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Rev Esp Cardiol. 2010 Aug;63(8):963-83.

Arrhythmia and right heart disease: from genetic basis to clinical practice.

[Article in English, Spanish]

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Heart Rhythm Management Centre, UZ-Brussels-VUB, Bruselas, BĂ©lgica.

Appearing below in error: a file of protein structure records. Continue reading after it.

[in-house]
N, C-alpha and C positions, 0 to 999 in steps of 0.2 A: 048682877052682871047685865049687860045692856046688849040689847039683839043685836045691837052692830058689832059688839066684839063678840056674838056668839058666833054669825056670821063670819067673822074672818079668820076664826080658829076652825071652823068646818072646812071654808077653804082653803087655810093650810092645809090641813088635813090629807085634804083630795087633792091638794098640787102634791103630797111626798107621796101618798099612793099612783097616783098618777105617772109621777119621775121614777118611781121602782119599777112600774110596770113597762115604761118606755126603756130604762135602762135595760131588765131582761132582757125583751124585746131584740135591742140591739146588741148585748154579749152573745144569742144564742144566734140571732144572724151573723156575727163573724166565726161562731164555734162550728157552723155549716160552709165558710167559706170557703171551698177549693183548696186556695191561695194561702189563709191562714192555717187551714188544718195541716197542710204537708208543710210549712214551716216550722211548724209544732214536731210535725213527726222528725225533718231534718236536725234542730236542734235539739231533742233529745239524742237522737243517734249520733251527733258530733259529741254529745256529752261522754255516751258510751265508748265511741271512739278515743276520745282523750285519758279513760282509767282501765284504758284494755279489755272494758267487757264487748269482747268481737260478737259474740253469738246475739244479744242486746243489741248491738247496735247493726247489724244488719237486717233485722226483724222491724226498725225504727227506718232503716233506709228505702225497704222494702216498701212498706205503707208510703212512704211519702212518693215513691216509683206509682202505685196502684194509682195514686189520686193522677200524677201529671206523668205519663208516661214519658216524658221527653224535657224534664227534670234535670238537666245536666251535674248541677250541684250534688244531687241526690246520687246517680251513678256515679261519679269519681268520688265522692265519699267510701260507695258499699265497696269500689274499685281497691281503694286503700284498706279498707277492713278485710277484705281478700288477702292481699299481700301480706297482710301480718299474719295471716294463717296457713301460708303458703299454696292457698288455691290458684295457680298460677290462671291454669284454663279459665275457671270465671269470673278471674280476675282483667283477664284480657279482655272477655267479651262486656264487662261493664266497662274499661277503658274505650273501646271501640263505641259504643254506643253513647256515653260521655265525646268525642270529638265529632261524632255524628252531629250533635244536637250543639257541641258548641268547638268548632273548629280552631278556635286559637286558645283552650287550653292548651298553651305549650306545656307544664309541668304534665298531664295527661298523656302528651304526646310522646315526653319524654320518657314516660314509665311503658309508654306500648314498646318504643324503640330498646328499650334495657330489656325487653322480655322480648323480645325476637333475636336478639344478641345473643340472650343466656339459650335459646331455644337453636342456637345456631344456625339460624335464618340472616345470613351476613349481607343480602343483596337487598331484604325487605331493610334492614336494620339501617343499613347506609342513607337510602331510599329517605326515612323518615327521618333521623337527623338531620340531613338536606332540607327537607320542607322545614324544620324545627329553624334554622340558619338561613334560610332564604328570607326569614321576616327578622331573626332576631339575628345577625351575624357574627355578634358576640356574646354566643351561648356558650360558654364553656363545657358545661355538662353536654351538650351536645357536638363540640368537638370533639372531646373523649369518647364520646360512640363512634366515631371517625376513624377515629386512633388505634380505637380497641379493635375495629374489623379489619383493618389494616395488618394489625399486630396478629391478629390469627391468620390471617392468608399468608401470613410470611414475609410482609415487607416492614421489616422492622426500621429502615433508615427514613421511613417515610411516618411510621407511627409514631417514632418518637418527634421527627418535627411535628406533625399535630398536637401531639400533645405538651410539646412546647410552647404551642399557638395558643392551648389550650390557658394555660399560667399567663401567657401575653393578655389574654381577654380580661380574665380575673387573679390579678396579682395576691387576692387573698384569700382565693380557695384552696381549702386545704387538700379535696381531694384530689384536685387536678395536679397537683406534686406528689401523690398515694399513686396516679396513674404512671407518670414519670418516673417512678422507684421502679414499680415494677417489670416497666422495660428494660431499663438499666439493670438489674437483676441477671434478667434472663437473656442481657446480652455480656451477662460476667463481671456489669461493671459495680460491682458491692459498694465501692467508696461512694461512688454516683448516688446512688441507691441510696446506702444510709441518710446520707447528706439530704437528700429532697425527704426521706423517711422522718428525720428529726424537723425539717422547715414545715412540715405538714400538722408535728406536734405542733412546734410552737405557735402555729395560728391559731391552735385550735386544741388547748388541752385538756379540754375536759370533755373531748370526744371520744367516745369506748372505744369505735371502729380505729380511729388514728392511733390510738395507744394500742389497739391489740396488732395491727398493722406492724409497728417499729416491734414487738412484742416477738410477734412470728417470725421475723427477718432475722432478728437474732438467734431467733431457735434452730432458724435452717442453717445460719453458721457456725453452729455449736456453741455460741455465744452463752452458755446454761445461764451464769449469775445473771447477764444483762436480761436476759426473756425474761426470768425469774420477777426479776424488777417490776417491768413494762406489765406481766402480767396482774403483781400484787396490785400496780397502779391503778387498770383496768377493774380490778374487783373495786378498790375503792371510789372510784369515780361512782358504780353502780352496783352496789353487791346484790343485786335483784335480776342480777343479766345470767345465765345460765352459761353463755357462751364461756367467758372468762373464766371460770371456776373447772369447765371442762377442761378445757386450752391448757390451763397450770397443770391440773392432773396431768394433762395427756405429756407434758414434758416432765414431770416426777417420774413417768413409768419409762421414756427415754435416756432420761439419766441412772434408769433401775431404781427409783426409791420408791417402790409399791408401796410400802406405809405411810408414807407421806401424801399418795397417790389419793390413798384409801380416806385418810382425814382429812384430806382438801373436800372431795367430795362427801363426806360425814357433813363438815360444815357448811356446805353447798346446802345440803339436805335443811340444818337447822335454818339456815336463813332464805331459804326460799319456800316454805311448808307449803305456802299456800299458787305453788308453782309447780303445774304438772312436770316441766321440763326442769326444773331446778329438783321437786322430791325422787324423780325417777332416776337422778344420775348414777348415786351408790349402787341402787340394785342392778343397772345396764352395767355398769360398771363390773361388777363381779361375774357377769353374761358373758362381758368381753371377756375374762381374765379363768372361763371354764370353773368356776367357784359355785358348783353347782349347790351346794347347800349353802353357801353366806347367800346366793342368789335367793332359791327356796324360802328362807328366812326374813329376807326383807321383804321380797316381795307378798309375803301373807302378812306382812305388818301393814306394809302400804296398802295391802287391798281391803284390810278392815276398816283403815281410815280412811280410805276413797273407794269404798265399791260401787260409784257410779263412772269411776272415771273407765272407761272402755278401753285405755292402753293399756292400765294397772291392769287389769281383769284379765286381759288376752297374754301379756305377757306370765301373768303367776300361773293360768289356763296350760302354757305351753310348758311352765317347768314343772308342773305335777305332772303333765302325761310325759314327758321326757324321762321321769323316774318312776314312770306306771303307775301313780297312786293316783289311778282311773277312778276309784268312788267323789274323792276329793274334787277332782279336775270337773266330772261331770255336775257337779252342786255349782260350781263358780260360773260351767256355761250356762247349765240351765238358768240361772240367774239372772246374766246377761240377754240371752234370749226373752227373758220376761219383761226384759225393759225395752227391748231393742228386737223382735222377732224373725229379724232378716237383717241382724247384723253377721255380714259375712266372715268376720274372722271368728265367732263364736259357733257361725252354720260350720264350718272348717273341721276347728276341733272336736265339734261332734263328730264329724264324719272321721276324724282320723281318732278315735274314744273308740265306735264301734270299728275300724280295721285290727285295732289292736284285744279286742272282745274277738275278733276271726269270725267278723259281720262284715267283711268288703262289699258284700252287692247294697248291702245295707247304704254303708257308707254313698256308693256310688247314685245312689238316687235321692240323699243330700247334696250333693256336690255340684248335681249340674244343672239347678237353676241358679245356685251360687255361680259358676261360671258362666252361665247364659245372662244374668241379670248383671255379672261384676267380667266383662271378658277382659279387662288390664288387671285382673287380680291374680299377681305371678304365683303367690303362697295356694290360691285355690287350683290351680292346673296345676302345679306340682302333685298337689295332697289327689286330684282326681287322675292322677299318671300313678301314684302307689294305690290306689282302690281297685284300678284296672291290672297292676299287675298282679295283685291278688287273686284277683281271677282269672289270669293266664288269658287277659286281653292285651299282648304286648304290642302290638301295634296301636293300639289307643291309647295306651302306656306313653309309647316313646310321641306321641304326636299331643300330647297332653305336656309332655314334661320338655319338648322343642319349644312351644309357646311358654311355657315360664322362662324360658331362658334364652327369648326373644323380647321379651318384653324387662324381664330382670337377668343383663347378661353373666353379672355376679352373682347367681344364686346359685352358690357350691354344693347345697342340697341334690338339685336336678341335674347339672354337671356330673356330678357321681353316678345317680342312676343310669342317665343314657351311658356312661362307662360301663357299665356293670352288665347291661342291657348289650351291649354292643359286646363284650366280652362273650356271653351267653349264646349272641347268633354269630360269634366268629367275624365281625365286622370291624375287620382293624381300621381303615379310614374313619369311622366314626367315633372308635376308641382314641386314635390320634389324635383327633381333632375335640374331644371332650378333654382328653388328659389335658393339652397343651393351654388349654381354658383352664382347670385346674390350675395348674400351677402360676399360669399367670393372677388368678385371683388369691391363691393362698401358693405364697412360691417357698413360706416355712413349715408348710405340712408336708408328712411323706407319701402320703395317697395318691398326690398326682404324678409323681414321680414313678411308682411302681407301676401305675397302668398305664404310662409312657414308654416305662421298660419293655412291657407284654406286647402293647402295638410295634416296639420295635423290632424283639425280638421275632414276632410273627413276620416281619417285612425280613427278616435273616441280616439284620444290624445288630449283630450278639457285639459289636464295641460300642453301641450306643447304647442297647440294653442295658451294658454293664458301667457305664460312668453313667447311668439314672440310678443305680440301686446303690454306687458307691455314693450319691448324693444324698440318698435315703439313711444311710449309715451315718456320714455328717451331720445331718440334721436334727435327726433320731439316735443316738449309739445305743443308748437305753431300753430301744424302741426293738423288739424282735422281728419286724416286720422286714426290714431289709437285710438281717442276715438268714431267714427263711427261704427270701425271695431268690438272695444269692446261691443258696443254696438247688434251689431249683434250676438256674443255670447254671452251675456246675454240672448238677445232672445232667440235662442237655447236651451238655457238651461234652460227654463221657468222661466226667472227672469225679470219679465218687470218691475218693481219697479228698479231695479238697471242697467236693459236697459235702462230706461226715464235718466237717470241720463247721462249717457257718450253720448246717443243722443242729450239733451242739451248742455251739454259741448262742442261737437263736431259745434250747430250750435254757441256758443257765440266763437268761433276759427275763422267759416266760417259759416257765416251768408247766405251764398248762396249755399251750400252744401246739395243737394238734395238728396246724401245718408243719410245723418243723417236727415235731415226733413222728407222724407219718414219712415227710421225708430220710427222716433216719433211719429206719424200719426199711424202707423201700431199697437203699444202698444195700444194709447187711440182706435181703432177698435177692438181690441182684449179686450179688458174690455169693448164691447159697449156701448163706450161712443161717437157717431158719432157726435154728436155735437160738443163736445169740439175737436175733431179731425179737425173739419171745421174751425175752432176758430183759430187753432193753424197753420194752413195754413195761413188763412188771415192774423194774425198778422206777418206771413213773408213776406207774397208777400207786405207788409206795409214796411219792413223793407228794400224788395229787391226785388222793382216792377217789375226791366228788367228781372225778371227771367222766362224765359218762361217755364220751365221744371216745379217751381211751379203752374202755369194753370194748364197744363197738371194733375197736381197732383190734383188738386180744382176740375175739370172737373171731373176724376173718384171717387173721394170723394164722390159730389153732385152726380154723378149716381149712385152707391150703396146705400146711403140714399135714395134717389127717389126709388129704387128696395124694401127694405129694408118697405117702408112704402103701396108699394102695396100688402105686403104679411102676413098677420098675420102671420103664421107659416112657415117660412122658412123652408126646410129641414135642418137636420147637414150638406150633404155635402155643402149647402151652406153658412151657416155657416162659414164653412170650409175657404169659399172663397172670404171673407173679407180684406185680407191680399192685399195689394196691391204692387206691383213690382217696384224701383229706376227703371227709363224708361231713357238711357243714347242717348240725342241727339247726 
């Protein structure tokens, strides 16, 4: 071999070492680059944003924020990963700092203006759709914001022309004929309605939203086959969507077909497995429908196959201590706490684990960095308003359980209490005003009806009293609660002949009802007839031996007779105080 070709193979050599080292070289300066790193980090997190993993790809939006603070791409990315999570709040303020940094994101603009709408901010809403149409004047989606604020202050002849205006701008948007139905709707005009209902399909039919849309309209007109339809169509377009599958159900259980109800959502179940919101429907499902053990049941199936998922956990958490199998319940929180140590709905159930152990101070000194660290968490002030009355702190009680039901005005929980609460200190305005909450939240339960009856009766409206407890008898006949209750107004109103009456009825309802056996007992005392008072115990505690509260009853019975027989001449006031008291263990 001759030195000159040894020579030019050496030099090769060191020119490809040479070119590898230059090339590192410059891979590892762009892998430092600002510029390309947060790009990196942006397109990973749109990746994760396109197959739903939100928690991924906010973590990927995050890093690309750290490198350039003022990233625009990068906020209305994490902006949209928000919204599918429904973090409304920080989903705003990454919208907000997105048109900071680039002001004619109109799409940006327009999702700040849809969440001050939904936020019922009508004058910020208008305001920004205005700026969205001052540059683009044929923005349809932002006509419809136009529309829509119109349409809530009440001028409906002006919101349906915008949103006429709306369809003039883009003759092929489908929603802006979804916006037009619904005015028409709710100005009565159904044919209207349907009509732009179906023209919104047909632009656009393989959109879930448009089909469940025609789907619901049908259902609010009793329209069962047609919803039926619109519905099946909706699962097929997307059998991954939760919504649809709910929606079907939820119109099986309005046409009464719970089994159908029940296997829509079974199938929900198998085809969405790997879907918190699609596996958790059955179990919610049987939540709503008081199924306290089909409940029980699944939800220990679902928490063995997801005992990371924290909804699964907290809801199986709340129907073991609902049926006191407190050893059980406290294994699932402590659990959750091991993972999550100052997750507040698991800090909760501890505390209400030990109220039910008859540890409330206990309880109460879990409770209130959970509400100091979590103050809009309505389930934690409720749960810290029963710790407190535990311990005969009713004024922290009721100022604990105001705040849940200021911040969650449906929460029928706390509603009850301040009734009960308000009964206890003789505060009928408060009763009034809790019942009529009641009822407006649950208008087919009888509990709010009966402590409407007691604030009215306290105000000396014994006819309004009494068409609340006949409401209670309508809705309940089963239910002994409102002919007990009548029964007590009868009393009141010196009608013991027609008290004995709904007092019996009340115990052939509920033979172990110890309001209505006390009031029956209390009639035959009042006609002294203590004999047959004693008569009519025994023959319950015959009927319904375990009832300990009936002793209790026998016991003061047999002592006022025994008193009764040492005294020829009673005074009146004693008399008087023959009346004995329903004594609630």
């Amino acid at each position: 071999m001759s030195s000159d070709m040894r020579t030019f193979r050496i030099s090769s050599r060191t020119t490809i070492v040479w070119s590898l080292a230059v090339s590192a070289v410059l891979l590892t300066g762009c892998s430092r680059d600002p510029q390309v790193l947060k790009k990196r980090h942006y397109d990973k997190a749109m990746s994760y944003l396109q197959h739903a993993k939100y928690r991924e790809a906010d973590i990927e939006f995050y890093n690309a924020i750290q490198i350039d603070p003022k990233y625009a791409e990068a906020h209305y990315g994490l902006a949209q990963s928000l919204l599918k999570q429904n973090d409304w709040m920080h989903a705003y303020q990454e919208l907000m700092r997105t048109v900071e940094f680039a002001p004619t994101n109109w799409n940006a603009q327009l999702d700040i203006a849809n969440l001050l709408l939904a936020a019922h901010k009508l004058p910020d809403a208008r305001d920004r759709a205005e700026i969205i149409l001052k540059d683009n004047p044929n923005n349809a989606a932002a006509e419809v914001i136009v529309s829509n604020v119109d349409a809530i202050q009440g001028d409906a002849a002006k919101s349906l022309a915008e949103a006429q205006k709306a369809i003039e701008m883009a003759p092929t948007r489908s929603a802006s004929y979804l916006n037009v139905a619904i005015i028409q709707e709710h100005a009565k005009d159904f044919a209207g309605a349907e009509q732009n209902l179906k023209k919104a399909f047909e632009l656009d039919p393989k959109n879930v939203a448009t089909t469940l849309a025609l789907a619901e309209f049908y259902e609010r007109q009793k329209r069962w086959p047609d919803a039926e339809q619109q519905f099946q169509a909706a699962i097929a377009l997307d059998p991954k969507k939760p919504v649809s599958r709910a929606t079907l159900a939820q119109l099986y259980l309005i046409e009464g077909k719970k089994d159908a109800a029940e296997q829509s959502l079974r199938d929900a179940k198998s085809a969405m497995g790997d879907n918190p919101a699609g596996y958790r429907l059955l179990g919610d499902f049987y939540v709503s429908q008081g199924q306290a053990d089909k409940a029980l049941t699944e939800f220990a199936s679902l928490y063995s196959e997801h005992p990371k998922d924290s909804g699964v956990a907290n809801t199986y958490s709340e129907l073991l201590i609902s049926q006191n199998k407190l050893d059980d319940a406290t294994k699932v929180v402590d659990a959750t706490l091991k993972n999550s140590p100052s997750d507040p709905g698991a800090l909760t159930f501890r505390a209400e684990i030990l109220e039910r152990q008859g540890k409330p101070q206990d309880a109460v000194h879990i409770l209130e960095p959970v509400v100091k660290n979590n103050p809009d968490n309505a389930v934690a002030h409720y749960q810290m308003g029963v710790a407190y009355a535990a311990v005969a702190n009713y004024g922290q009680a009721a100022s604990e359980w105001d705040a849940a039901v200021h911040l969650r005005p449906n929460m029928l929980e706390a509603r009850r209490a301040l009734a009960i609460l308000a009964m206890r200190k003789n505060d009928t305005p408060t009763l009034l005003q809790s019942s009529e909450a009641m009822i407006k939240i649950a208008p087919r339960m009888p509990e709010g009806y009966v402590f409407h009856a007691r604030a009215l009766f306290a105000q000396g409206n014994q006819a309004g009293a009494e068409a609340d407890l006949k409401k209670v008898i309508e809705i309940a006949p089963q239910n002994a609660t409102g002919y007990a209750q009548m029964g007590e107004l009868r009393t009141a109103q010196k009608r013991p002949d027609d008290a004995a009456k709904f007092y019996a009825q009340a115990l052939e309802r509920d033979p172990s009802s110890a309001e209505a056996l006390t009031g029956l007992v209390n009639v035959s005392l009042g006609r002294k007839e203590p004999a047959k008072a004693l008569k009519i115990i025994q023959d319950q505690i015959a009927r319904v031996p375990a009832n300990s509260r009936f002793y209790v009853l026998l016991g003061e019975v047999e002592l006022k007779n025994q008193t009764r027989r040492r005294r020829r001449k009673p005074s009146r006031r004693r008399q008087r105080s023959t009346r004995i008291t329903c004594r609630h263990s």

Historically, left ventricular cardiomyopathy and coronary heart disease have been regarded as the main causes of ventricular arrhythmia and sudden cardiac death. However, within last two decades, arrhythmias originating from the right ventricle have begun to attract the attention of the scientific world for a number of reasons. Ventricular arrhythmias originating from the right ventricle usually affect younger patients and can lead to sudden cardiac death. The pathophysiologic mechanism of these arrhythmias is not fully understood, which can leave room for a range of different interpretations. Moreover, the intriguing world of genetics is increasingly being drawn into the pathogenesis, diagnosis and prognosis of some of these arrhythmias. This review considers the pathogenesis, diagnosis and treatment of arrhythmogenic right ventricular cardiomyopathy or dysplasia (ARVD), Brugada syndrome, right ventricular outflow tract ventricular tachycardia, and arrhythmias in the right side of the heart due to congenital heart disease. In addition, because ventricular arrhythmias associated with right ventricular heart diseases such as Brugada syndrome and ARVD can explain up to 10-30% of sudden cardiac deaths in young adults in the general population and an even greater percentage in young athletes, this article contains a brief analysis of screening tests used before participation in sports, life-style modification, and treatment options for athletes affected by these conduction disorders.

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